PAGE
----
waves crashing against shoreline by houses

King tide in Majuro, Marshall Islands. (Photo credit: Pacific RISA)

The East-West Center received $477,079 from the National Oceanic and Atmospheric Administration (NOAA) for the International Research and Applications Project, designed to support international, decision-based research on climate-sensitive health risks in partnership with the Pacific Regional Integrated Science and Assessment (RISA) program.

The grant will support collaboration between the Pacific RISA program, NOAA and the University of Hawaiʻi Sea Level Center to conduct research on climate-induced migration from the Marshall Islands to Hawaiʻi and the U.S. mainland.

Changing temperatures, rainfall and sea levels threaten the habitability of small islands and atolls, with associated health impacts such as gastrointestinal illnesses, kidney disease and vector-borne diseases.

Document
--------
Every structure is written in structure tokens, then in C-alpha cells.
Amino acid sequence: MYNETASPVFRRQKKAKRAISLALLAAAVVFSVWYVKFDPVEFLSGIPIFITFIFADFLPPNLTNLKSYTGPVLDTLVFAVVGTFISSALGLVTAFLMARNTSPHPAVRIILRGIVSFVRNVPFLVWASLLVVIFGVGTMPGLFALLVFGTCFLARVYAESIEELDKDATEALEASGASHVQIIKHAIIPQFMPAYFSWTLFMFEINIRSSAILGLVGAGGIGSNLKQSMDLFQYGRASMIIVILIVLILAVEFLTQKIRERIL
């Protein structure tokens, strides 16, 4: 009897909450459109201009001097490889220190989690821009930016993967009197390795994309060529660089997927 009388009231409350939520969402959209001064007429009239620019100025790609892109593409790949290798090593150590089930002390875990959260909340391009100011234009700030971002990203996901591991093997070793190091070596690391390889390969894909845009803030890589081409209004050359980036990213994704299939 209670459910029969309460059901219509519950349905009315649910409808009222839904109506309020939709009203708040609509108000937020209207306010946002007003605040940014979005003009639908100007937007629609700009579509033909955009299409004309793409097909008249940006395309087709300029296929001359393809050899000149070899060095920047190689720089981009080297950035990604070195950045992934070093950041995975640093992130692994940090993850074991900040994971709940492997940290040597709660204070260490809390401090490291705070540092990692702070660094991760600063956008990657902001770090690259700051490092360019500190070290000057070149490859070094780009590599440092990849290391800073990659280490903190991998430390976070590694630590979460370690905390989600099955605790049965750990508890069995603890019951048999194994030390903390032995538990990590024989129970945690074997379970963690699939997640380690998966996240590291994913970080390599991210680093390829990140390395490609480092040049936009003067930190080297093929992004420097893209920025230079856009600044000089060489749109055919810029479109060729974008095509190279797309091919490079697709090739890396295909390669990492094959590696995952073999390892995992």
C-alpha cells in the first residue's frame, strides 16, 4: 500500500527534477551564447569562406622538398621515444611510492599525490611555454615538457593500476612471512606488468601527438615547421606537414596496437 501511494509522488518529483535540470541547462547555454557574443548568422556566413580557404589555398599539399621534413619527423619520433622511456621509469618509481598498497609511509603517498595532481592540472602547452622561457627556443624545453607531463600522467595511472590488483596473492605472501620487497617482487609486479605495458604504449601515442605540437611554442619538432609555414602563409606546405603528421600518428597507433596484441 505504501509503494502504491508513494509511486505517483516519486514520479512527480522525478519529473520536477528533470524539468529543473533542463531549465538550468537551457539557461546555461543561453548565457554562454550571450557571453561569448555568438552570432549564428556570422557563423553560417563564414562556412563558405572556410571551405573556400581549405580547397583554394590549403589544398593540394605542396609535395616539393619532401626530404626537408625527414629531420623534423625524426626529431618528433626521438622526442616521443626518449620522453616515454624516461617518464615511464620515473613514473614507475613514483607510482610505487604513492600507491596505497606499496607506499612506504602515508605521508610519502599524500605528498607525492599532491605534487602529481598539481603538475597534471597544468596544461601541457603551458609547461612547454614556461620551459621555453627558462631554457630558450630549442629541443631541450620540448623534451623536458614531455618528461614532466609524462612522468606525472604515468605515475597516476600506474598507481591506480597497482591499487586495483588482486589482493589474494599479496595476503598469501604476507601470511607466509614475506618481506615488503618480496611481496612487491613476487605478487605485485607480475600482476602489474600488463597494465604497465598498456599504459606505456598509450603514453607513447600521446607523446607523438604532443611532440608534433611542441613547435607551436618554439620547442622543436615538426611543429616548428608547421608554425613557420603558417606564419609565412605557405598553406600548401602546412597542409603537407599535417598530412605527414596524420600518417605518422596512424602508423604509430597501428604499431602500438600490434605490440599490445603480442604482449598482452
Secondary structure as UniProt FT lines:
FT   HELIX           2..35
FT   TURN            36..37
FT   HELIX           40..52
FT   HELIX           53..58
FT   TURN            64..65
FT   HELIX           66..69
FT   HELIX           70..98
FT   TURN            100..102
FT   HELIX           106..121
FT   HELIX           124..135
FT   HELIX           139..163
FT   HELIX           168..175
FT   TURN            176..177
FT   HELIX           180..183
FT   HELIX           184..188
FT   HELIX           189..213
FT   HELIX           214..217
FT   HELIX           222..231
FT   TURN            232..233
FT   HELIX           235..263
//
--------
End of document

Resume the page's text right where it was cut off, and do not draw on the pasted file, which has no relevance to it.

The Marshall Islands’ healthcare systems are unprepared to confront the impacts of climate change, which exacerbate overcrowding and poor sanitary conditions. In response to these complex factors, many Marshall Islands residents are relocating to other areas.

The project will expand the knowledge about vulnerability to climate change in the Marshall Islands, particularly where climate stressors lead to health impacts. It aims to improve the use of climate information to better serve migrant communities from the Marshall Islands, informing health professionals, policy makers and community organizations in sending and receiving locations about the climate-related health risks that migrants are experiencing now or expected to face in the future.

Although UH and the East-West Center are separate institutions, they have long been close partners and neighbors.